Adelaide Premiere. Red Phoenix Theatre & Holden Street Theatres. Holden Street Theatres. 21 Oct 2021
Such a dense and emotionally gripping piece of theatre leaves one almost drained of superlatives.
Red Phoenix’s production of the unique documentary play about the monstrous 1998 gay-hate killing of young Matthew Shepard in Laramie, Wyoming, is so powerful and immediate that, at its denouement and, indeed, intermittently throughout, audience members are streaming tears.
How can a play that is so sad and disturbing also be uplifting and enriching?
Ah, there’s the artistry of the theatre. There is the very “why” of theatre.
Within that black box at Holden Street, we were transported. There was no world other than the actors under lights and, through the consummate skill of director Brant Eustice, the piercing and poignant exposition of a town reliving the shock and shame and, in some cases ferocious ambivalence, of an act of unspeakable cruelty by some of their own.
The play, The Laramie Project, was devised by America’s Tektonic Theatre Company whose members went in person to Laramie to record one-by-one the reactions of the citizenry to what had happened in their midst. It is a brilliant dramatic construction wrought of human verite, of very conservative country folk juggling their own disapproval of homosexuality against their horror of others’ hatred for it. It reveals the quietly covert world of sexual diversity in such environments. It scrapes at the underbelly of Christian values and yet manages to bring human beauty out of gut-wrenching tragedy.
It requires a huge cast. There are about sixty voices represented from ye olde plain folk on the land to barflies and pastors, from academics to waitresses, family, friends, police, and doctors.
It takes three acts of theatre, almost three hours, to tell this massive crime story.
And yet, for the audience immersed in this brave piece of Red Phoenix dramatic expertise, time stands still. There is no other reality.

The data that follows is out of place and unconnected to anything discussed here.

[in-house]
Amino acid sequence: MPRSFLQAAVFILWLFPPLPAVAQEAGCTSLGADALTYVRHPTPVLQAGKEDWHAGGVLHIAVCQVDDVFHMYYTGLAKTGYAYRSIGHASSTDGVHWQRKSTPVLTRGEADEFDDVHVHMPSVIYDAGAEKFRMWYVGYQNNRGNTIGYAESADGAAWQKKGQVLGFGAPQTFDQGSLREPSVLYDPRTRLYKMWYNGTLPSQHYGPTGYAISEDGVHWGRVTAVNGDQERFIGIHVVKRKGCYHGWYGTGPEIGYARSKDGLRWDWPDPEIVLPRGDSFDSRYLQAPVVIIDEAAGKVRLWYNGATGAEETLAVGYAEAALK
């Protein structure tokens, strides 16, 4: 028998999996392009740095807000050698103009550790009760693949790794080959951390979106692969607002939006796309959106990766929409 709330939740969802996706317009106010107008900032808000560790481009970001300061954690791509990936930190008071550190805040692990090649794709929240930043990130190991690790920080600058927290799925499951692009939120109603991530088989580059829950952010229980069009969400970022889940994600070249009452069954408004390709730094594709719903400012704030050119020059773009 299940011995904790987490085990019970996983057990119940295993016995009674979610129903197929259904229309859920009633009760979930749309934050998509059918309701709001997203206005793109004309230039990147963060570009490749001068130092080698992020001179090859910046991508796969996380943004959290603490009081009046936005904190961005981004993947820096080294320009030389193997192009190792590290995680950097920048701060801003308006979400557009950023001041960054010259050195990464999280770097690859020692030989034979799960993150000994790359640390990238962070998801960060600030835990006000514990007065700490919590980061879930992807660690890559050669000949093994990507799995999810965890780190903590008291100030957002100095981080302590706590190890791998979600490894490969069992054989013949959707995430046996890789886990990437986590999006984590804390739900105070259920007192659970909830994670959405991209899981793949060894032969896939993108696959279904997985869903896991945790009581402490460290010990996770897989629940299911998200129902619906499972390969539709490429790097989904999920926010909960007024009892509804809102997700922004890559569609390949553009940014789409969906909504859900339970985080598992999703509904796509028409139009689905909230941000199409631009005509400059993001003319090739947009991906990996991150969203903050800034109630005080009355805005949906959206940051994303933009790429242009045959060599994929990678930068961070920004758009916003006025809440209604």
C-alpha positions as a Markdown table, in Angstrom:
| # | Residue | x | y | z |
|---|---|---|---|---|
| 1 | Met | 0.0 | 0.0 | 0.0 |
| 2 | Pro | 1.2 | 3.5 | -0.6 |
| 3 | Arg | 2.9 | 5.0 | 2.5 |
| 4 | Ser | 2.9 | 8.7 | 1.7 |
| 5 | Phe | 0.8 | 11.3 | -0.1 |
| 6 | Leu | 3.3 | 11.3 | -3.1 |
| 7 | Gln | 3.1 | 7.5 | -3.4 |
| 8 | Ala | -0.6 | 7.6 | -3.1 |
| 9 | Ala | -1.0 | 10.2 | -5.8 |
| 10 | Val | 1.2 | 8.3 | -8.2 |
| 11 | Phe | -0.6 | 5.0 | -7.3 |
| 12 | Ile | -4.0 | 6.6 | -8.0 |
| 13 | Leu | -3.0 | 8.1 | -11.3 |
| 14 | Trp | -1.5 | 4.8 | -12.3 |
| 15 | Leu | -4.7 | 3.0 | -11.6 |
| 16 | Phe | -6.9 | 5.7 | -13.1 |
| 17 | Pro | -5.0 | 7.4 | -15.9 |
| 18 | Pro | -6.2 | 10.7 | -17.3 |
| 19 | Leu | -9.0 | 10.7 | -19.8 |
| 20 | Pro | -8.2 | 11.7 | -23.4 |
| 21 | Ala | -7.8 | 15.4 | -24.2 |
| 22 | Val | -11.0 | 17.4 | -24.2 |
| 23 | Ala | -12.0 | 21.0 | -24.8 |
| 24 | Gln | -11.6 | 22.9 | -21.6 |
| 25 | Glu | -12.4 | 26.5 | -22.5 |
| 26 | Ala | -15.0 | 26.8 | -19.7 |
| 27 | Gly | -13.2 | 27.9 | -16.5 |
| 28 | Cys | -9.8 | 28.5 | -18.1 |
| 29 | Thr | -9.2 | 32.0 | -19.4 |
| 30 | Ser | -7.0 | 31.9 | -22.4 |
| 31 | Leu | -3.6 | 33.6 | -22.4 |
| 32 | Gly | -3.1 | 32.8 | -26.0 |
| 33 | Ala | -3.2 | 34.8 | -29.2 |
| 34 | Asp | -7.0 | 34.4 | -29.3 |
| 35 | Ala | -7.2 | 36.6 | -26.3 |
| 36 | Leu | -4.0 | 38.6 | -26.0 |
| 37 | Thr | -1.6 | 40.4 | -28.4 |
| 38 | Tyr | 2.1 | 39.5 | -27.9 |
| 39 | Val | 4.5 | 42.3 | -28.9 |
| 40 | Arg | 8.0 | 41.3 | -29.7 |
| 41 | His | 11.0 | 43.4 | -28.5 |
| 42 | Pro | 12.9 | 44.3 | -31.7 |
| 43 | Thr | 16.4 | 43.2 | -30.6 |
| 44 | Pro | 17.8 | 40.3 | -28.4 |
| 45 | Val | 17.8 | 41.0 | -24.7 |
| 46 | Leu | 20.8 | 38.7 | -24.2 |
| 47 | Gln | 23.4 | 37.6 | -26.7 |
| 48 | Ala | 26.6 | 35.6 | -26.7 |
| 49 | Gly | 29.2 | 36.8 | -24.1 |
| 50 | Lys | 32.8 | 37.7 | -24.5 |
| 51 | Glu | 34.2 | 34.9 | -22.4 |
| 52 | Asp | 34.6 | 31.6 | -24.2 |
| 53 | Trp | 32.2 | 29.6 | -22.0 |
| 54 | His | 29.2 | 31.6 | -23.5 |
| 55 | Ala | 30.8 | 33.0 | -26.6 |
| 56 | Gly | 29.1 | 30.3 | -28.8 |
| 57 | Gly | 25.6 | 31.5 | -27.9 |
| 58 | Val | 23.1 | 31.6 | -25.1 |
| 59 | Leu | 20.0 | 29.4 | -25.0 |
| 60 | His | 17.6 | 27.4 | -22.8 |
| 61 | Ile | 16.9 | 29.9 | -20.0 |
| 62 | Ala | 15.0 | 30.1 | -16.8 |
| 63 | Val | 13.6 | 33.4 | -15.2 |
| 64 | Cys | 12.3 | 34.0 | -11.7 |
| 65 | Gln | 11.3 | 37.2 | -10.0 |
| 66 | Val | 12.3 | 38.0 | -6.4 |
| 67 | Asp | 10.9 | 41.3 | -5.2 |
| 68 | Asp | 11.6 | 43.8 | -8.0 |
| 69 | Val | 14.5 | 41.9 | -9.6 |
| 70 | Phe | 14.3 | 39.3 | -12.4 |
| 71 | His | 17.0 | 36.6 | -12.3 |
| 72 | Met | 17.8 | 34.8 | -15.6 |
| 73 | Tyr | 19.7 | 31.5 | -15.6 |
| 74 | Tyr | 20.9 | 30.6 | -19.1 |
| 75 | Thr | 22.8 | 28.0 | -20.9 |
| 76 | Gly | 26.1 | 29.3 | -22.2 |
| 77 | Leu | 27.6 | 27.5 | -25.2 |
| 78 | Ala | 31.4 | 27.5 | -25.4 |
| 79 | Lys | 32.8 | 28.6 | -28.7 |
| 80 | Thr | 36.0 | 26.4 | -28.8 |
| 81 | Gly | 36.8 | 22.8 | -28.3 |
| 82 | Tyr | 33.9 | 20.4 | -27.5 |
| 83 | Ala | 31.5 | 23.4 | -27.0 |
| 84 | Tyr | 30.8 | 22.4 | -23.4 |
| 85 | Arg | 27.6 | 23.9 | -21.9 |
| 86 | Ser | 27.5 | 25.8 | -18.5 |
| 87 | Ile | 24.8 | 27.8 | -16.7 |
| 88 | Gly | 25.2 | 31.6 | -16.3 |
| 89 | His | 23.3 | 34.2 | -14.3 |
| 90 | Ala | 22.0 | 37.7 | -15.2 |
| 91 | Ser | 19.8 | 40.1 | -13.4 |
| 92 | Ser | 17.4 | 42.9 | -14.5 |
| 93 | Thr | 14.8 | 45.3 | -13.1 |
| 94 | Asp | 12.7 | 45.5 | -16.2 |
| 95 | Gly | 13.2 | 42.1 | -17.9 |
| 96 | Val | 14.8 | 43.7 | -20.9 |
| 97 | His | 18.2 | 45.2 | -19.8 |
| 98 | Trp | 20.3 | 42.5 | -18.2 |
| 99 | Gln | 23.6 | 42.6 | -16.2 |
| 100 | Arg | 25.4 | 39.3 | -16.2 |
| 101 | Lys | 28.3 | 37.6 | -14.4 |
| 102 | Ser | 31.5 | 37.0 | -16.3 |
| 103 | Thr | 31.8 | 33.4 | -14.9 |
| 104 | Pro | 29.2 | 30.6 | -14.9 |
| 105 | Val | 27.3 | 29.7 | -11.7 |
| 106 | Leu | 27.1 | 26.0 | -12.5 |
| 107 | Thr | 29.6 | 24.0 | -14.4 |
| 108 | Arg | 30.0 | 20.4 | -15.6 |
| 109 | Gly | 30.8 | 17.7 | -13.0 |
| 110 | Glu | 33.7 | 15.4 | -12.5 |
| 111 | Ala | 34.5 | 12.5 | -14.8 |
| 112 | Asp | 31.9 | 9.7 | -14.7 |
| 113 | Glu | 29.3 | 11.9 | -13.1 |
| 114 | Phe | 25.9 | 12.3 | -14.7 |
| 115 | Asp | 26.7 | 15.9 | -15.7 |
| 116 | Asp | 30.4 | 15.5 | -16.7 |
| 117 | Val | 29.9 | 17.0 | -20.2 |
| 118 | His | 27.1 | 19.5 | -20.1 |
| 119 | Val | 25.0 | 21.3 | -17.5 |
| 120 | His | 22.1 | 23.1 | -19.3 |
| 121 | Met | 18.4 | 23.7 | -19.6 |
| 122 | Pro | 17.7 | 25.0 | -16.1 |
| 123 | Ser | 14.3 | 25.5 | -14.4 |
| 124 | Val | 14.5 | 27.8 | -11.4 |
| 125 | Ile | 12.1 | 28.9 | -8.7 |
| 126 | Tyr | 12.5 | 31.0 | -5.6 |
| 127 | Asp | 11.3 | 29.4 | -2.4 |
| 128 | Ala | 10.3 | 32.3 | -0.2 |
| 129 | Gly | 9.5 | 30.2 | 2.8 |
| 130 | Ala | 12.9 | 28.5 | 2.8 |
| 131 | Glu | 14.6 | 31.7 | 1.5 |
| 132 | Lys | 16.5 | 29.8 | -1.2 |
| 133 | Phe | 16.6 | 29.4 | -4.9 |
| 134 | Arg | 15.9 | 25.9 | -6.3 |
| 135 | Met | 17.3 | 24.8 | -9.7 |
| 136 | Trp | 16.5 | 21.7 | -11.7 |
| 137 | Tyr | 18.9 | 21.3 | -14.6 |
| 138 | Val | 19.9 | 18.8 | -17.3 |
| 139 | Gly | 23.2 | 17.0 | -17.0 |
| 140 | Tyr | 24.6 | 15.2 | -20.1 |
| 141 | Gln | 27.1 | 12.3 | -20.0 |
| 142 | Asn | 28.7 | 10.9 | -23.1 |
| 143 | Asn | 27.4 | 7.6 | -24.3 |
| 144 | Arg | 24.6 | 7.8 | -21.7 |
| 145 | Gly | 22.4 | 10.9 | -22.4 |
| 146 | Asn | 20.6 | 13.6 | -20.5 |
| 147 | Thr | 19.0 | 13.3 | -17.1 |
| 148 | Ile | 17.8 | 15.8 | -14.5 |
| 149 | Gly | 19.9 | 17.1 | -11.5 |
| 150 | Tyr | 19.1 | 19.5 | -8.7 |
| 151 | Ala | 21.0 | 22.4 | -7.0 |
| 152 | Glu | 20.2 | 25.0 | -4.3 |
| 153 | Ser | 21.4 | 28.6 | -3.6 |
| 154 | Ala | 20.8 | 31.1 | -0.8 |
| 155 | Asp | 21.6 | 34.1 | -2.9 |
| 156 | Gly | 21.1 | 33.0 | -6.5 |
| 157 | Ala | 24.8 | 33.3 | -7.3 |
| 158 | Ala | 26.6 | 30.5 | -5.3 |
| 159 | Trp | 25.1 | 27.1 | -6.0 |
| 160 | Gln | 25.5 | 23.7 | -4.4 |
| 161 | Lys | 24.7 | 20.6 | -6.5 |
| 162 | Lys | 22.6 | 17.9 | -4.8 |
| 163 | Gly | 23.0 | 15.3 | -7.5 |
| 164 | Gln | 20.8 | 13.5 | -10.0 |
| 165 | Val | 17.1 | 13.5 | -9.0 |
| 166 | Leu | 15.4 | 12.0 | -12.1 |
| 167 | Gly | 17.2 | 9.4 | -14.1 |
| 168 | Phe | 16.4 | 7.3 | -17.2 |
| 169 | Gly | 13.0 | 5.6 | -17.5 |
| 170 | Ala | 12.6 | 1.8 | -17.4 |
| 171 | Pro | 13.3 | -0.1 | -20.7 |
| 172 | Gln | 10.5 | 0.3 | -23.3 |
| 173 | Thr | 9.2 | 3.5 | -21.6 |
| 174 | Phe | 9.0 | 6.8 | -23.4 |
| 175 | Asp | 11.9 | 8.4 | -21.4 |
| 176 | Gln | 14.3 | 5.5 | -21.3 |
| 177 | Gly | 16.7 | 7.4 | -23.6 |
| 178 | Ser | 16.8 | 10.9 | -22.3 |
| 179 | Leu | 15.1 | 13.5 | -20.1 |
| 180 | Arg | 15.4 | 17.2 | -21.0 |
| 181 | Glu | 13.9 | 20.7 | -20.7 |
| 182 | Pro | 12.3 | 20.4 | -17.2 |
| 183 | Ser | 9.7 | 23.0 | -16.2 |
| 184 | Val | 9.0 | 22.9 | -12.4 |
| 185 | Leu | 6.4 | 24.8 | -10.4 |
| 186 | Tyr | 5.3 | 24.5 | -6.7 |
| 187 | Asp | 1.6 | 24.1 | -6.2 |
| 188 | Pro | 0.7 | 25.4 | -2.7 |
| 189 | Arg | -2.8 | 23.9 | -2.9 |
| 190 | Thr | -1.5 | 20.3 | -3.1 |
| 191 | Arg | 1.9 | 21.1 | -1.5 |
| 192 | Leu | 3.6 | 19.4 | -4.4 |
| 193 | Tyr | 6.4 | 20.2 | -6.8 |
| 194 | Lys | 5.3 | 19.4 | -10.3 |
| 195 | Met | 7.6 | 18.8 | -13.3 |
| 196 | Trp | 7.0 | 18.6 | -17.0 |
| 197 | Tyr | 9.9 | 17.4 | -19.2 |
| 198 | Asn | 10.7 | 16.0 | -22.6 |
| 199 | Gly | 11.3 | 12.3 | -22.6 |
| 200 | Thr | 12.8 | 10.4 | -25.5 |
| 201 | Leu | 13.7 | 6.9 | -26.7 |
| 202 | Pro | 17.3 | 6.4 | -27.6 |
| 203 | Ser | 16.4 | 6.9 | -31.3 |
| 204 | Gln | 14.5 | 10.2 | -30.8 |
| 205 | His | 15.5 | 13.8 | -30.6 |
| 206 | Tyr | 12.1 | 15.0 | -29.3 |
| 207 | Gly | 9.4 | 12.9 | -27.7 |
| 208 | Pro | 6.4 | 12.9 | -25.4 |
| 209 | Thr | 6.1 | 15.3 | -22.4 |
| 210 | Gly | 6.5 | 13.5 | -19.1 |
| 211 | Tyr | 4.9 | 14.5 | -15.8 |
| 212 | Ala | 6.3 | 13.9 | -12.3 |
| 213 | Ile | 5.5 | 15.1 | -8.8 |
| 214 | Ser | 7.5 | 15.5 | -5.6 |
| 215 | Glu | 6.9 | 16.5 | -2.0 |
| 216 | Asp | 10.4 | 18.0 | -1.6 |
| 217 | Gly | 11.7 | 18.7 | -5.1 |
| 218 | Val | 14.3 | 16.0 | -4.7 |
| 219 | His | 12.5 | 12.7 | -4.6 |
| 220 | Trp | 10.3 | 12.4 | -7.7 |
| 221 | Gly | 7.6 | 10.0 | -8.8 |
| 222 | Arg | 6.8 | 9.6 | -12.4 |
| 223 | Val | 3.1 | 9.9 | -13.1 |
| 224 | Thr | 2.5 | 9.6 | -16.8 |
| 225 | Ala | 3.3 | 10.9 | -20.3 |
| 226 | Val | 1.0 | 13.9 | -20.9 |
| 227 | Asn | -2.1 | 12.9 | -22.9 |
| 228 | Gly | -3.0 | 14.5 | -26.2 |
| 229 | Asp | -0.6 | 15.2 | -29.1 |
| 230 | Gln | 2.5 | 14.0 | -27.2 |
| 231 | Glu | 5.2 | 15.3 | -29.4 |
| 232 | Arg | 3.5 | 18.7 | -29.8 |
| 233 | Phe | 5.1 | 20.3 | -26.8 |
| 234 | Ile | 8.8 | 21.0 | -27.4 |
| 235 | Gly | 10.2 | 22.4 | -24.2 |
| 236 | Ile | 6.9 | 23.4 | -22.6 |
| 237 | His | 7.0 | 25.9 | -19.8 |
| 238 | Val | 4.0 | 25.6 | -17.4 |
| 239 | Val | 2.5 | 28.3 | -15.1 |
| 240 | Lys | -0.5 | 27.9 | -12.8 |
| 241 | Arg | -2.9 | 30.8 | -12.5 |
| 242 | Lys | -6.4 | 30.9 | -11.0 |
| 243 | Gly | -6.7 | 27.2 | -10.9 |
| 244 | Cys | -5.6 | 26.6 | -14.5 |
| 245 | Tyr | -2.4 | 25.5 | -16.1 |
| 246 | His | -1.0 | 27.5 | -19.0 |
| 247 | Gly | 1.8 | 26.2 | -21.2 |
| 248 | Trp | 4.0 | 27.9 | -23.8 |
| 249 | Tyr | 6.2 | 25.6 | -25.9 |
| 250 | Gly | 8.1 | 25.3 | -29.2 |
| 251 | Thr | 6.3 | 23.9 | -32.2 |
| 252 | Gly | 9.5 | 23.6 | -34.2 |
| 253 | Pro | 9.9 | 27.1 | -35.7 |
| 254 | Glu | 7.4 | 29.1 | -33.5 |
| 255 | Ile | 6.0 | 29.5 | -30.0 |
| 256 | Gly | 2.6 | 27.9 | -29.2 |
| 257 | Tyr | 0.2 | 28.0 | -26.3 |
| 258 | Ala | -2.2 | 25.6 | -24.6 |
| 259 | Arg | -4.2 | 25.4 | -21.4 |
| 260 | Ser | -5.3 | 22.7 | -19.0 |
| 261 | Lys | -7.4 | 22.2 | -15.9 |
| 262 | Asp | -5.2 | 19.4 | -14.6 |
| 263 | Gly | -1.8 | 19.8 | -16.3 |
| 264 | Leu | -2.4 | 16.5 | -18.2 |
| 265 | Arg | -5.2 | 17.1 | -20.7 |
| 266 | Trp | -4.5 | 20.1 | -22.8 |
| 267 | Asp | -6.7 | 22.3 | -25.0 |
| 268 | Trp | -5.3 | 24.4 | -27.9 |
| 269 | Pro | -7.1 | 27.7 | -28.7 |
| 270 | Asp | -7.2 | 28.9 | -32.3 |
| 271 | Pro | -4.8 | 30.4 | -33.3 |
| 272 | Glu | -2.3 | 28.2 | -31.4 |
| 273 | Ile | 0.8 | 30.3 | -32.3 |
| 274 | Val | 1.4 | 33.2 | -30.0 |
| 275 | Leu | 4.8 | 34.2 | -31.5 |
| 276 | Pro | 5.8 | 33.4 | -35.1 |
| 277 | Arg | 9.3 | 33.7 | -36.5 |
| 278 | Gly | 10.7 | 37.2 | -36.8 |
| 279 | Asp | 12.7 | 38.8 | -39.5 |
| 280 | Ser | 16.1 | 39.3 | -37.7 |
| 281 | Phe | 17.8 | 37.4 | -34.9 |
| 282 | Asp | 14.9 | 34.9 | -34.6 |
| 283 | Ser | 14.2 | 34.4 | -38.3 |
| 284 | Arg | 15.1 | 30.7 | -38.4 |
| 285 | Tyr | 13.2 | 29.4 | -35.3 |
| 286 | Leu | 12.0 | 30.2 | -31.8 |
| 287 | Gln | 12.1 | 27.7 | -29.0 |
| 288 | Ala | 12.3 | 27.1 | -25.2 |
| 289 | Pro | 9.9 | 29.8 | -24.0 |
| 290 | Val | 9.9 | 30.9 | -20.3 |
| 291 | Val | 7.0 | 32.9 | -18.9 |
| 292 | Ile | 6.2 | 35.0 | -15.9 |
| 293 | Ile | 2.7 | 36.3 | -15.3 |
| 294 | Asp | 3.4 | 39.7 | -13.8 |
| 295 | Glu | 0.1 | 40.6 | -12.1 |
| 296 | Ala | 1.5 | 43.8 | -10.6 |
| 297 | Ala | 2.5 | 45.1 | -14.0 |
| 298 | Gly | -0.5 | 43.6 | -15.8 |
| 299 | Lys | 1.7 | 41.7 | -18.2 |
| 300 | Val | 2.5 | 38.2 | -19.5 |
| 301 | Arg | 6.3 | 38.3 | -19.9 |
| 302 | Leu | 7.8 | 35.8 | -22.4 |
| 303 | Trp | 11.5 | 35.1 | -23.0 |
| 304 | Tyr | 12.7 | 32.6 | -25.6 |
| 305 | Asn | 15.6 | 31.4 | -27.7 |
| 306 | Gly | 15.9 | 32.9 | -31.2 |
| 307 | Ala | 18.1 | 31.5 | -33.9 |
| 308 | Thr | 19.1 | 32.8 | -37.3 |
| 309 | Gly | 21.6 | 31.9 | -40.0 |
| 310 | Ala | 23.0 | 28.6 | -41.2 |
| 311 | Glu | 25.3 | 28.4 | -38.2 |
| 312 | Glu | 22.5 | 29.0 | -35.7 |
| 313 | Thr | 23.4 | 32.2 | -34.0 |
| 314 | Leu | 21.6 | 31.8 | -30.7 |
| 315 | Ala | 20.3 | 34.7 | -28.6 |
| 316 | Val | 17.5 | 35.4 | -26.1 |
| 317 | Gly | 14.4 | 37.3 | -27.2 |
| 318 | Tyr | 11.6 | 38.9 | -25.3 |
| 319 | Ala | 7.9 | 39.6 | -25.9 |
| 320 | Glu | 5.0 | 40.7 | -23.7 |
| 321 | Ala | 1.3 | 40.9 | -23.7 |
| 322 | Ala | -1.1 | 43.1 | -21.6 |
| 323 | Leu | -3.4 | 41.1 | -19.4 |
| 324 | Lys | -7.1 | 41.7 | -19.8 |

And thus one salutes Eustice, his assistant director, Tracey Walker, and the ten actors on stage.
They have elicited a copybook piece of ensemble acting. It is a production of sheer eloquence and sophistication, albeit executed on an oily rag of a budget. Kate Prescott’s set is just a series of cleverly positioned black platform boxes and a striking log fence.
The actors wear white t-shirts, jeans, and boots but, for each character they embody, they take a token garment from a clothes rack and, in the age-old tradition of the theatre, they slip into a different persona. These are the exercises and subsequent achievements of drama training and stage experience. And the cast is accomplished.
It works on delivering American accents and cultural nuances, some actors impeccably, others well, none badly.
Outstanding in the field are Sharon Malujlo, Nick Kennett, Matt Houston, Samuel Creighton, Tom Tassone, Chris Gun, and Nadia Talotta with some fine moments from Cheryl Douglas, Jasmine Leech, and Anita Zamberlan Canala. From every cast member, it is astute collaboration, snappy cues, and fluid movement, enhanced by Richard Parkill’s perceptive lighting.
From this superb work, one takes away indelible images: the totality of Matt Houston’s Wyoming-rustic with simply a facial expression and a ten-gallon hat; the transformation of Samuel Creighton as he dons a priest’s collar; the croaky cigarette-voiced credibility of Sharon Malujlo’s old mum; the vocal authority if Tom Tassone’s judge; the easy likeability of Chris Gun’s teatowel-twisting bartender; the collective chaos of the voracious American media; the incredible gentleness of Amazing Grace; and the sweet poignancy of the dying boy’s “friends”. There are so many memorable moments in such a big and finely-honed show.
When: 21 to 30 Oct
Where: Holden Street Theatres